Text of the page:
February 18, 2019
IN BRIEF: TRUMP DECLARES NATIONAL EMERGENCY
On February 15, President Trump declared a national emergency to fund the border wall and deliver on one of his key campaign promises. Just one day prior he signed a bipartisan bill that includes $1.375 billion for 55 miles of border barriers in the Rio Grande Valley.
The additional funds Trump seeks in his declaration include $3.6 billion from the military construction budget, $2.5 billion from a defense department drug interdiction program, and $600 million from the Treasury Department’s forfeiture funds account.
House Speaker Nancy Pelosi and Senate Minority Leader Chuck Schumer issued a joint statement strongly condemning the action, saying that “The President’s actions clearly violate the Congress’s exclusive power of the purse, which our Founders enshrined in the Constitution. The Congress will defend our constitutional authorities in the Congress, in the Courts, and in the public, using every remedy available.”
It is likely that the House will act swiftly to pass a resolution denouncing the emergency declaration. The Senate would have 18 days to vote on the resolution. The President could then veto the measure, which would require a two-thirds vote by the House and Senate to override. Pelosi and Schumer’s joint statement include a call to action for their “Republican colleagues to join us to defend the Constitution.”
Public Citizen has already filed a lawsuit against Trump and Patrick Shanahan, Acting Secretary of Defense, on behalf of affected Texas landowners and an environmental organization. The complaint states that “a disagreement between the President and Congress about how to spend money does not constitute an emergency authorizing unilateral executive action. The Declaration and the planned expenditure of Department of Defense funds for construction of the wall exceed President Trump’s authority under the National Emergencies Act, other statutes invoked by the President as authority to fund the wall, and the Constitution.”
Other complaints are certain to be filed, including from the ACLU and the state of California.
Trump anticipated this pushback in his announcement from the White House Rose Garden on Friday. The President’s remarks included, “… and we will then be sued, and they will sue us in the Ninth Circuit, even though it shouldn’t be there, and we will possibly get a bad ruling and then we will get another bad ruling, and then we will end up in the Supreme Court, and hopefully we will get a fair shake and win in the Supreme Court, just like the ban.”
Indeed, there can be no surety that the courts will rule that the declaration is unconstitutional. And, the President could veto a resolution passed by Congress, if the resolution would even pass in the Senate in the first place.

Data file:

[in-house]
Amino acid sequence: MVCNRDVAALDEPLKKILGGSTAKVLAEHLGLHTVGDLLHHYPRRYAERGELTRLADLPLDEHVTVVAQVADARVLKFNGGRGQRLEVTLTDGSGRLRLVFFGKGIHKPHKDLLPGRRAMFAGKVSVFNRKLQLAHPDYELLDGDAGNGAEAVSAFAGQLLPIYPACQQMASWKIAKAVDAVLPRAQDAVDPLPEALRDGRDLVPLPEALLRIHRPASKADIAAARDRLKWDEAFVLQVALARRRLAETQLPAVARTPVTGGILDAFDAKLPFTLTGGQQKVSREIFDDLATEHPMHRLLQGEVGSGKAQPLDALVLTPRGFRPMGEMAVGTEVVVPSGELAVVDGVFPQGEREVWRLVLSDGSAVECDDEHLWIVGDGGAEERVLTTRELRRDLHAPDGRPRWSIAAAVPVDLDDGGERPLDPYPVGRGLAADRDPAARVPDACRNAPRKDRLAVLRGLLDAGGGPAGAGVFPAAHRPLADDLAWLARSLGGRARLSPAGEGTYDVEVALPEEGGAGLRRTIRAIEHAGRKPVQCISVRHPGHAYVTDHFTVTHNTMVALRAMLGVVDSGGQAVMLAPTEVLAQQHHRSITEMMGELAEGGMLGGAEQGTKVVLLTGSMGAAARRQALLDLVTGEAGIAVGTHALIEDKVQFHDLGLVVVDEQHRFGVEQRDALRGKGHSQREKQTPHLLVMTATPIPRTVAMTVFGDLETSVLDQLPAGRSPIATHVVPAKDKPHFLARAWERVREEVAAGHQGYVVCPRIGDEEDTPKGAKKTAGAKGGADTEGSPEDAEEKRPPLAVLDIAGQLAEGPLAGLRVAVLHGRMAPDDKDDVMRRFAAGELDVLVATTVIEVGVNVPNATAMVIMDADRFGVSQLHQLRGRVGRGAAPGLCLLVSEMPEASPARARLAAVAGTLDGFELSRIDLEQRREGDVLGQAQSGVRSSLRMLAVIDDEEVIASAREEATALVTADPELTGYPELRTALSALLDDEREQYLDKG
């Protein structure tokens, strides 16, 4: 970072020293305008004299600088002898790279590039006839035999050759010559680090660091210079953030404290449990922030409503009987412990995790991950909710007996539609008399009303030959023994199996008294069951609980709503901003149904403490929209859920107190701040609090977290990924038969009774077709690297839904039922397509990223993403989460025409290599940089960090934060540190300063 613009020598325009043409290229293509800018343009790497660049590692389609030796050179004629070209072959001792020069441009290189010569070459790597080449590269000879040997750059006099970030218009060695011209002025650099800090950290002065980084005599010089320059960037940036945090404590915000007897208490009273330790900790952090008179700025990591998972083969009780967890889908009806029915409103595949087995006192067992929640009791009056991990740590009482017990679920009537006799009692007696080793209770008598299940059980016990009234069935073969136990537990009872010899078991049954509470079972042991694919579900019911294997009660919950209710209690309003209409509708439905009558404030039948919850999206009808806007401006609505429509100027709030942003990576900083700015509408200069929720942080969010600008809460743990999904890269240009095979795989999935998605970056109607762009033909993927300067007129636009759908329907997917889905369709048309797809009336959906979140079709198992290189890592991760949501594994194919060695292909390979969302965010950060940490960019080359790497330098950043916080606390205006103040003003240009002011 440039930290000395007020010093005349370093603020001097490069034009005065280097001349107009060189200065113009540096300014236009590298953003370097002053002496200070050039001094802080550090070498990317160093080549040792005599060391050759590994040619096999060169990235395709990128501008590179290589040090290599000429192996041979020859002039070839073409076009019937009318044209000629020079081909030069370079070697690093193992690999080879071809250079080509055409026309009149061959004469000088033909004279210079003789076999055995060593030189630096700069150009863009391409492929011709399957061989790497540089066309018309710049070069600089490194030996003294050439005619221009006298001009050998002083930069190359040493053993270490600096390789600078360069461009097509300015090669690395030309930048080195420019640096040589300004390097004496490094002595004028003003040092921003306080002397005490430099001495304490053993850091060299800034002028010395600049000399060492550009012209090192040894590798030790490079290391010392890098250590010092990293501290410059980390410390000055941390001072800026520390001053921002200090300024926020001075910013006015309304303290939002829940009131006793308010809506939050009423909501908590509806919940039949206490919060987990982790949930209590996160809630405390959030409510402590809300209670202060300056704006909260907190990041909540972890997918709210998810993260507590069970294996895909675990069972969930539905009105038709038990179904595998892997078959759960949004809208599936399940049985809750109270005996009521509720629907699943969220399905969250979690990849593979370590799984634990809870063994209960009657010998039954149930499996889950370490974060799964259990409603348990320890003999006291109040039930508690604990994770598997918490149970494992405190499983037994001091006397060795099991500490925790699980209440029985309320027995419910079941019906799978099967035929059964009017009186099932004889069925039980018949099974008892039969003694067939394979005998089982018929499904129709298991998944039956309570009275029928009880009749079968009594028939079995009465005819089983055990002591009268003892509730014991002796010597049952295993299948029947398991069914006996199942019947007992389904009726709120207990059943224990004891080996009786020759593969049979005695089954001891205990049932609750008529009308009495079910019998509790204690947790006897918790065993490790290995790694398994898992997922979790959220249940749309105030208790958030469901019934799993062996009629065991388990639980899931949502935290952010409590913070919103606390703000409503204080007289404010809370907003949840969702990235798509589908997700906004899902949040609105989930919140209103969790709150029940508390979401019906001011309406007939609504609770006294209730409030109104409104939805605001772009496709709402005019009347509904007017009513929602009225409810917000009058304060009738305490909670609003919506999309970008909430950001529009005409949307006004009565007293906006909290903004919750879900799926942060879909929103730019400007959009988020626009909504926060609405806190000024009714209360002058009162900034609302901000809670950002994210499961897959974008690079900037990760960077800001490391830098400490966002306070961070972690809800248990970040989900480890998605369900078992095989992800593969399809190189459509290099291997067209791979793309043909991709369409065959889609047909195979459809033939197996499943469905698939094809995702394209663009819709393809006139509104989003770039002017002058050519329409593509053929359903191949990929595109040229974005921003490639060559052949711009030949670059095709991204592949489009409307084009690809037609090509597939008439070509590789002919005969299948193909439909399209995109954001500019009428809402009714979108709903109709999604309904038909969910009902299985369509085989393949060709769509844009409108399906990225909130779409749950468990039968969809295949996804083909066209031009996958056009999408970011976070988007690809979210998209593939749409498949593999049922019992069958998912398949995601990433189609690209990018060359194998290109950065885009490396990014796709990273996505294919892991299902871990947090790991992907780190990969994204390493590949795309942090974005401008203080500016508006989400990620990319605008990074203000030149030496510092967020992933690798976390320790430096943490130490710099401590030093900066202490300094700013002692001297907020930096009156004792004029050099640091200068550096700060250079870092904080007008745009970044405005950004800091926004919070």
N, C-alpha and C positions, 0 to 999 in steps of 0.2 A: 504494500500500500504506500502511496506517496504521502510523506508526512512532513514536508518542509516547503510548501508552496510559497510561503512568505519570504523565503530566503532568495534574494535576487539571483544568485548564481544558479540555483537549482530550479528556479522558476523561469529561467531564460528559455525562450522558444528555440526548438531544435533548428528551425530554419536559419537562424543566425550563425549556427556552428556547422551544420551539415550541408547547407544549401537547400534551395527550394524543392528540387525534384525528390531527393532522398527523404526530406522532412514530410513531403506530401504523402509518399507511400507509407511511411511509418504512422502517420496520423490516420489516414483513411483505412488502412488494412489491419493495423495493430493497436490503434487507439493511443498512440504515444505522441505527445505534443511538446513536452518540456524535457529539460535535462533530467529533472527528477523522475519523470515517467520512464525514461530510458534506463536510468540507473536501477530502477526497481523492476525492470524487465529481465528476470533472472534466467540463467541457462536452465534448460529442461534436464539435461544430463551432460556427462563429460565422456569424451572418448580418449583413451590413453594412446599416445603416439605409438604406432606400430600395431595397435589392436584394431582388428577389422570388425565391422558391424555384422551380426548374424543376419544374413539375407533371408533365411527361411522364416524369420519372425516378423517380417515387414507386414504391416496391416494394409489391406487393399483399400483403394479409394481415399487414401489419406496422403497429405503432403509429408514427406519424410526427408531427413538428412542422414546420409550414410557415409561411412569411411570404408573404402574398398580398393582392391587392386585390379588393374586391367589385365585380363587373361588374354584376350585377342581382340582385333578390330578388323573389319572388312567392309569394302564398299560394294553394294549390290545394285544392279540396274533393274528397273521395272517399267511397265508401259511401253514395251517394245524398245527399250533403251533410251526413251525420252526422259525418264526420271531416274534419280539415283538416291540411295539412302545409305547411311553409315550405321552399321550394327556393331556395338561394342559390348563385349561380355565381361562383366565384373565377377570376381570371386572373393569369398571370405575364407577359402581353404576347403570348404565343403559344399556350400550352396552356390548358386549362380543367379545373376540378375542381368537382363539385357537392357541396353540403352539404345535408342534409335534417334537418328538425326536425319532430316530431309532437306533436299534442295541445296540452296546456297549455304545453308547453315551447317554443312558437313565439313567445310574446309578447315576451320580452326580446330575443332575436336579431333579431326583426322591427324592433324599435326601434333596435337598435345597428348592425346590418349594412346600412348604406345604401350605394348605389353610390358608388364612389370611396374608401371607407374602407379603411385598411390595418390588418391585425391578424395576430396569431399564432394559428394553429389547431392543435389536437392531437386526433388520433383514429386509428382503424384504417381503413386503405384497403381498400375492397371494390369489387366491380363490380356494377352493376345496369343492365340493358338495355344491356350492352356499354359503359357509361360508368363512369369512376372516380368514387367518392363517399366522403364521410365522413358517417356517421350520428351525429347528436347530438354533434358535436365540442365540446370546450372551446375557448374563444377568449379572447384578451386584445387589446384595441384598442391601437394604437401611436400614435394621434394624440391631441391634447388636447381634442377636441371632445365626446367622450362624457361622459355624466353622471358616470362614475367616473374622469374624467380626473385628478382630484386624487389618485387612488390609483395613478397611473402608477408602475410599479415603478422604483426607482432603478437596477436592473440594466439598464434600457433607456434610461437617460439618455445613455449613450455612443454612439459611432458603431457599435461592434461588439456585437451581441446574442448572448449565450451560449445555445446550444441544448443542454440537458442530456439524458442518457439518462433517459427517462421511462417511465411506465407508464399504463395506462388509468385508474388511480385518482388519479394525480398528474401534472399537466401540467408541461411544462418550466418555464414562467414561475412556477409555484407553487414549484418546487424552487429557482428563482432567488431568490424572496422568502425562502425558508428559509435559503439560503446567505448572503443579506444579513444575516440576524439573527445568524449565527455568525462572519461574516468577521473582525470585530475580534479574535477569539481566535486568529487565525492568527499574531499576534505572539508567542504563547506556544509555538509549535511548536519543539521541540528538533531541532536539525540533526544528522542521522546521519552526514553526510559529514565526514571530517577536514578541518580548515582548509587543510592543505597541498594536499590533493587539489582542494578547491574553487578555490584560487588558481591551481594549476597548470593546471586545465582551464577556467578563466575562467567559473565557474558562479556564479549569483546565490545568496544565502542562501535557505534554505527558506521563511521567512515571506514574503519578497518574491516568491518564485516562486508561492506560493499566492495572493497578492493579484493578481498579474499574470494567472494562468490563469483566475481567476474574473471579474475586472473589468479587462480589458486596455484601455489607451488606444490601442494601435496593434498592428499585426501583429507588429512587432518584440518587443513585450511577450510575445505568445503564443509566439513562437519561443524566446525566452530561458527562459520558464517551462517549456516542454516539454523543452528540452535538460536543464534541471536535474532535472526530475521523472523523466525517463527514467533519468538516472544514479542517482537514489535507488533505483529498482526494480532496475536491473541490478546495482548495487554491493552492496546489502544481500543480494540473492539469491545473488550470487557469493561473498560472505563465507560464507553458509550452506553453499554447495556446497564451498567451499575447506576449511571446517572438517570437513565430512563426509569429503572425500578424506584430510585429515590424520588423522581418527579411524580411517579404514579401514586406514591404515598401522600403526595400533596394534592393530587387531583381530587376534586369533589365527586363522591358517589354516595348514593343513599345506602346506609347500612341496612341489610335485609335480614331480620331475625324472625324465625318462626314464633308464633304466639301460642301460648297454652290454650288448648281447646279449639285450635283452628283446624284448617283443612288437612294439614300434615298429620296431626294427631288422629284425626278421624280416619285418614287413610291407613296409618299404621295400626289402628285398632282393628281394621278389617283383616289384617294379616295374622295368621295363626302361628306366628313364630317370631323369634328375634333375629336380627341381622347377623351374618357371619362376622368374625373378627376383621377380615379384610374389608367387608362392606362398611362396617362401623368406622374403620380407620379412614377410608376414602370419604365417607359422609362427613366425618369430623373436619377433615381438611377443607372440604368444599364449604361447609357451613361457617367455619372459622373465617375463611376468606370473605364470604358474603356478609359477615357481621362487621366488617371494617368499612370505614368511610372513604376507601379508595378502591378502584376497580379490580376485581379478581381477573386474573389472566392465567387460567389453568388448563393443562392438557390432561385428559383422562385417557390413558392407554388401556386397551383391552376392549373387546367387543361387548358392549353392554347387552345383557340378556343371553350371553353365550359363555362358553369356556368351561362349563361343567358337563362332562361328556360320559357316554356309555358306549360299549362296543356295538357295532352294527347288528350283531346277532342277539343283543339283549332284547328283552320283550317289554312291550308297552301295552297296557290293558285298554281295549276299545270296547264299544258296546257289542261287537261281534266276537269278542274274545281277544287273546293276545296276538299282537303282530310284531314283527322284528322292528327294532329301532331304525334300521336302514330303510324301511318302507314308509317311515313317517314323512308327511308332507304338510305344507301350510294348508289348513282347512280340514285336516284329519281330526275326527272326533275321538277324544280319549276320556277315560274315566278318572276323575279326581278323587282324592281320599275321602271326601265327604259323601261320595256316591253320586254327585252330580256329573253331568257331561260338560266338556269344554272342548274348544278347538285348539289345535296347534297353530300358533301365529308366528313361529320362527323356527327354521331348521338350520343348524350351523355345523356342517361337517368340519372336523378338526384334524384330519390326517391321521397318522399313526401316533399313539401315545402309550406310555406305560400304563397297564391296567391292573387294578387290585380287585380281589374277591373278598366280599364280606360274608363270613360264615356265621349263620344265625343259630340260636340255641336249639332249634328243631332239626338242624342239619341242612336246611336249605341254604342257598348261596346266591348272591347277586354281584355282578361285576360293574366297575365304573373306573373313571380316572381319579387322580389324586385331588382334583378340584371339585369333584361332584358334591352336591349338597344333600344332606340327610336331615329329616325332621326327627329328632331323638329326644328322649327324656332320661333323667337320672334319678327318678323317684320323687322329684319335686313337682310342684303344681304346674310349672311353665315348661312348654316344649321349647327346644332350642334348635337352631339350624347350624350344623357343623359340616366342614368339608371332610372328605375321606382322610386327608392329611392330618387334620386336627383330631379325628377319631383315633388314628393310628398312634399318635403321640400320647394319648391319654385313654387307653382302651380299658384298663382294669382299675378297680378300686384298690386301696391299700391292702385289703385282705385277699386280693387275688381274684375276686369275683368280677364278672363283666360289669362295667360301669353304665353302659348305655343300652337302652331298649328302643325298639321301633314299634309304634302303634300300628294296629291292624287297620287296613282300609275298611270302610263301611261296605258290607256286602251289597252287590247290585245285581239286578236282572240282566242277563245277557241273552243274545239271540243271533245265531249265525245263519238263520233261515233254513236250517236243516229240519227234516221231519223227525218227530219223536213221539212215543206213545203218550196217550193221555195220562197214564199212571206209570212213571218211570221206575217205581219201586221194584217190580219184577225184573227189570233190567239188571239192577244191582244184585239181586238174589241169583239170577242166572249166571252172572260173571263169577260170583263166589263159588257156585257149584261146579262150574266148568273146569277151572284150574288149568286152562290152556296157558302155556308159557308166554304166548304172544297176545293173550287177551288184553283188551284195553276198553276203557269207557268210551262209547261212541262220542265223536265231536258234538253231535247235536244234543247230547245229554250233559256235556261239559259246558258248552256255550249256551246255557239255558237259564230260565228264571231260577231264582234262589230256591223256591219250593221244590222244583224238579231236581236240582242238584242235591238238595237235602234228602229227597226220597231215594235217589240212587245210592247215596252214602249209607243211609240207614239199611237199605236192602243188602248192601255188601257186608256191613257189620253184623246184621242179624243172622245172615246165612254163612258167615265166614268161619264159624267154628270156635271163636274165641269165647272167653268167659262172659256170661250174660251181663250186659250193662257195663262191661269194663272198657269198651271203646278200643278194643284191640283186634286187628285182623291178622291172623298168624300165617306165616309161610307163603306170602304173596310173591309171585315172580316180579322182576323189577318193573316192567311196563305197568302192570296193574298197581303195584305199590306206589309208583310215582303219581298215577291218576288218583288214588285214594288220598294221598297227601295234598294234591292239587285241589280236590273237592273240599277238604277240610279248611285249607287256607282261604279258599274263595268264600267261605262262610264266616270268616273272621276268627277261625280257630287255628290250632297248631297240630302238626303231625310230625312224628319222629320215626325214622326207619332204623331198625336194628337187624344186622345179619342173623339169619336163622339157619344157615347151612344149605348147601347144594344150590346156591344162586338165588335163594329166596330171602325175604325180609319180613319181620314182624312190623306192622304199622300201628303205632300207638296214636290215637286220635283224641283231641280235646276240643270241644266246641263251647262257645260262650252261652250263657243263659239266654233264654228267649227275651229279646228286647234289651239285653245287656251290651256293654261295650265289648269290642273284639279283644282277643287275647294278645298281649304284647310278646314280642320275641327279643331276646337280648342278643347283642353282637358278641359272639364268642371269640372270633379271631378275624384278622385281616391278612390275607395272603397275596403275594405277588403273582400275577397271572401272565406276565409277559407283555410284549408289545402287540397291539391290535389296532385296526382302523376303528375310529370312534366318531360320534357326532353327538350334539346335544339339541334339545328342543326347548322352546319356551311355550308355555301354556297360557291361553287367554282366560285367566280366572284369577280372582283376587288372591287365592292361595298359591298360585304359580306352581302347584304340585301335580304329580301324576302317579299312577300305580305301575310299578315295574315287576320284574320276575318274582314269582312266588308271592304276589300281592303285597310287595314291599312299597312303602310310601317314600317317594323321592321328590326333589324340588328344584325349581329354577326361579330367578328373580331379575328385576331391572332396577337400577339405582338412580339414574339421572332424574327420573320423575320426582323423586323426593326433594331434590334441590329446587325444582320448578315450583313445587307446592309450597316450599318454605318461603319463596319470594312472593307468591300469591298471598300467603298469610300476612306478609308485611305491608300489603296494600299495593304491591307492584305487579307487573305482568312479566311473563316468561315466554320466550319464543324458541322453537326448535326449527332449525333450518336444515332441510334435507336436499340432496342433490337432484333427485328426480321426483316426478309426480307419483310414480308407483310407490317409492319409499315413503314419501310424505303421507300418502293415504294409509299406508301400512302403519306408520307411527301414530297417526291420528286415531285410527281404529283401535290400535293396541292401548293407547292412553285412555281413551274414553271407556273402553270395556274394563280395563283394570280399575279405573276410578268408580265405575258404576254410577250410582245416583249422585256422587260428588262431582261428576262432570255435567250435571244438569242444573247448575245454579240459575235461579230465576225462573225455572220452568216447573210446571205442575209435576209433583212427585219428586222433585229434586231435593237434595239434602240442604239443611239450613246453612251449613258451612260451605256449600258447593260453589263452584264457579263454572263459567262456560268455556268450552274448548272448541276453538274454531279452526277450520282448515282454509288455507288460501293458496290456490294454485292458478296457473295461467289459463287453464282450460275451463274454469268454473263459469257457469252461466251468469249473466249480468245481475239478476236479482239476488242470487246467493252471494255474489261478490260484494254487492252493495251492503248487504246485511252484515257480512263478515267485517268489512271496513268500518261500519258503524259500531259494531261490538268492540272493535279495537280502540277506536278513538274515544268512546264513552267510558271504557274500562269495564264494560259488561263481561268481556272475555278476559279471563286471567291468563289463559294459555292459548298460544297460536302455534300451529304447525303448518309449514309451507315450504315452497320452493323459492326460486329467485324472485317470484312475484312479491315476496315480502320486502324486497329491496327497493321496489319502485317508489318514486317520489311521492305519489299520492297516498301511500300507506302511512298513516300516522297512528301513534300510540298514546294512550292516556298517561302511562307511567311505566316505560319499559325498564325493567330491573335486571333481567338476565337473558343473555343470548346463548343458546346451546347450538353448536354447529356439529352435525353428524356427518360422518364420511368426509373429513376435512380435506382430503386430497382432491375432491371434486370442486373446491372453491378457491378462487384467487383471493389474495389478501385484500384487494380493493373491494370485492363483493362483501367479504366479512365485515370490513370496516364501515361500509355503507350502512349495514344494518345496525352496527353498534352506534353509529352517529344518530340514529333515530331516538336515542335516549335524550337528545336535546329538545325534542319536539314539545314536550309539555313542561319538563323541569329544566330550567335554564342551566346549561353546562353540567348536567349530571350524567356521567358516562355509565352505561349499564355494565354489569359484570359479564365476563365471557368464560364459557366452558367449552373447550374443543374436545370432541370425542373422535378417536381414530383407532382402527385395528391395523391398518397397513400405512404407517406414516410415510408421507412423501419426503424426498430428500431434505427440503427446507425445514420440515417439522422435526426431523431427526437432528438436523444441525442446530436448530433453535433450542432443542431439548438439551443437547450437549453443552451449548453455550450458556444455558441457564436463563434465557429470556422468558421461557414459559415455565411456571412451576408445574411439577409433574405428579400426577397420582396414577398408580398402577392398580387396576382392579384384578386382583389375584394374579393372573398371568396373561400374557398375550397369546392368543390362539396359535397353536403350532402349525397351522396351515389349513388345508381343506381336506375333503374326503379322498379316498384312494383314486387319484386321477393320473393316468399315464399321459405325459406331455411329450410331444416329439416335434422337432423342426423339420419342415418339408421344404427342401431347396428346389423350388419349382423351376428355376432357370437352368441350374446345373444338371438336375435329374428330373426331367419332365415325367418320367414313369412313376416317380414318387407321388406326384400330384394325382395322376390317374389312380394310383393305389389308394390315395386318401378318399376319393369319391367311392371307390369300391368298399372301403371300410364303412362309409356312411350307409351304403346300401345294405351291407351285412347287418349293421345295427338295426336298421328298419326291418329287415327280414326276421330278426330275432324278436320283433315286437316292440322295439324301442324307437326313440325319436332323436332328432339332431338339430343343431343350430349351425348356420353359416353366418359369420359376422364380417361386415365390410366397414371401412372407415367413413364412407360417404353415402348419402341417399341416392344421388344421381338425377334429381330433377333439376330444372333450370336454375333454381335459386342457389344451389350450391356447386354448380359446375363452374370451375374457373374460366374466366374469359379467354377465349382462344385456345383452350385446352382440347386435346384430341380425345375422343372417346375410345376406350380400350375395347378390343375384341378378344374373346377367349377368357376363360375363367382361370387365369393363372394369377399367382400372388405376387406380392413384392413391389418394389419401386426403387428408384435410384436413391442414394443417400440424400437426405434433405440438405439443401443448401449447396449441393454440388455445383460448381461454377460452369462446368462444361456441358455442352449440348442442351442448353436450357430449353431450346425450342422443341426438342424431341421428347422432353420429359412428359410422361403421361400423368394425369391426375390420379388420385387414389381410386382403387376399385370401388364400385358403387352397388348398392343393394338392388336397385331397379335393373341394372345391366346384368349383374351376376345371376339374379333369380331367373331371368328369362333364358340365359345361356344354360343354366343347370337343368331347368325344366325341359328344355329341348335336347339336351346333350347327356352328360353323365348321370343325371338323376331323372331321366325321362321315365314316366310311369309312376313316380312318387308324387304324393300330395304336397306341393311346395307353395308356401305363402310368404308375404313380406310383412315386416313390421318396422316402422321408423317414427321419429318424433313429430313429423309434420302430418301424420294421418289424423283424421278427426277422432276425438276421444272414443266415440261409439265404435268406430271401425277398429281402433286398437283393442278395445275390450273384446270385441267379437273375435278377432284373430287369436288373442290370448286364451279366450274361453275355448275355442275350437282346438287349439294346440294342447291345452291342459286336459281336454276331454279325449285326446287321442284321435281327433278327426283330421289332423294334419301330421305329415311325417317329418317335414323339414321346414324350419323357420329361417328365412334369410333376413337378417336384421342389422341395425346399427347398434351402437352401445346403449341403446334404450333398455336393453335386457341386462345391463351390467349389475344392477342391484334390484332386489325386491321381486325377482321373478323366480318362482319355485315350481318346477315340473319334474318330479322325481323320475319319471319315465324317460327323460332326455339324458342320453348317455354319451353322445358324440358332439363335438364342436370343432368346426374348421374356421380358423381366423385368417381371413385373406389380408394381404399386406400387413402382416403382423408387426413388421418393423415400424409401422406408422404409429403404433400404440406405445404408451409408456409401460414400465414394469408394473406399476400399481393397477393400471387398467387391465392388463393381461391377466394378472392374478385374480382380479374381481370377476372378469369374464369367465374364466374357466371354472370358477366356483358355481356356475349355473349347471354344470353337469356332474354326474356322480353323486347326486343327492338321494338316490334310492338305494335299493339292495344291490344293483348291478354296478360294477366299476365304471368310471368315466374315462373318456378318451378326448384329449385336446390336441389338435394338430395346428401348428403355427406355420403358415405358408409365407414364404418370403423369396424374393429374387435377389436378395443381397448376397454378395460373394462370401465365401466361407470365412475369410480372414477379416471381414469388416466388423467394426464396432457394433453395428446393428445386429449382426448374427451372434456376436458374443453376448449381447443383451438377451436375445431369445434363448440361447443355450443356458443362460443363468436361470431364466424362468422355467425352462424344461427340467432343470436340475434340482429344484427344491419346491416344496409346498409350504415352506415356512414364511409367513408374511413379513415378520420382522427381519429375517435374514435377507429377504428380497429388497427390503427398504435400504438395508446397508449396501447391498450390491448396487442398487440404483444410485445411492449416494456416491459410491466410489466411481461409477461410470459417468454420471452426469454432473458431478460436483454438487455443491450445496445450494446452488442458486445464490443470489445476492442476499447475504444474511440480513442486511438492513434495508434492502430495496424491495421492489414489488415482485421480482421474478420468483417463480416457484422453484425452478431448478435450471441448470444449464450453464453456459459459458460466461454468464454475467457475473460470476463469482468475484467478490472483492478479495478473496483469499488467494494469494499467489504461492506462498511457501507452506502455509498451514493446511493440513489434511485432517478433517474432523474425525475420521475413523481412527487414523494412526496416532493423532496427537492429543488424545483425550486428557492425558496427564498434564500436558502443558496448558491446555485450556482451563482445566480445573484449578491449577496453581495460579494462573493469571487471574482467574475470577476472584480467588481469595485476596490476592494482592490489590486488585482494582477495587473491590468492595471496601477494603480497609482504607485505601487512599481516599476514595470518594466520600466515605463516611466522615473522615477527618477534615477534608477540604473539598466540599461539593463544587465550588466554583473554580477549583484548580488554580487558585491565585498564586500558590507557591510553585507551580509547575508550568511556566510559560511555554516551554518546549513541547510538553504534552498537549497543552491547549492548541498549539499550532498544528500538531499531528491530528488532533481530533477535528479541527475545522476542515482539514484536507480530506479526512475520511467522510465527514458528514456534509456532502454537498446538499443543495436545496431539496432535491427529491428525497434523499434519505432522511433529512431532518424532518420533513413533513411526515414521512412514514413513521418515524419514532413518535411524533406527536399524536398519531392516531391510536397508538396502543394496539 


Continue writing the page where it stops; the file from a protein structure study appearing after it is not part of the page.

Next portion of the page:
One thing is certain – that the public can voice its opposition through organizing demonstrations and calling on their representatives and senators in Congress to act.
–Kristina Groennings, Chair, PPC Task Force on Legal and Constitutional Issues
February 14, 2019
WE’LL NEVER FORGET PARKLAND FLORIDA:
IN REMEMBRANCE OF THE HORRIFIC SHOOTINGS AT MARJORY STONEMAN DOUGLAS HIGH SCHOOL ONE YEAR AGO TODAY
On February 14, 2018, 17 students and teachers at Marjory Stoneman Douglas High School in Parkland, Florida, were massacred at the hands of a young assailant who carried a deeply troubled past and a military-style assault weapon. As with the horrific tragedy at Sandy Hook Elementary School and so many other mass shootings at schools and other public places, the carnage abruptly terminated the promising futures of young victims and shattered the lives of those left behind. And yet, Congress has done nothing to prevent the next bloodbath – until now, and that is largely due to the vital role the student activists at Marjory Stoneman Douglas High School have played.
In the aftermath of the MSD mass shooting, students there began an effective activist movement. Due to their persistence, we have witnessed a cultural shift away from the NRA and toward gun reform as a top electable issue, as seen this past November when so many House candidates ran and won on the issue of gun safety. For the first time in almost a decade, the House held a hearing and markup on common-sense gun reform within the first 45 days of the new 116th Congress. This legislation, H.R. 8, requiring background checks on all gun sales, is expected to pass the House later this month.
The Woman’s National Democratic Club will never forget Parkland, and we applaud this long-awaited first step in the House of Representatives to close the glaring loopholes in our gun laws. While there was some cautious optimism from the Senate this week that passage there may be possible, we must work to ensure that pressure from the almost 97% of the American public who support universal background checks continues so that Senators know beyond a doubt that the price of thwarting progress on sensible gun reform is indeed a price too high to pay.
February 4, 2019
ACTING ON GUN VIOLENCE: UPCOMING EVENTS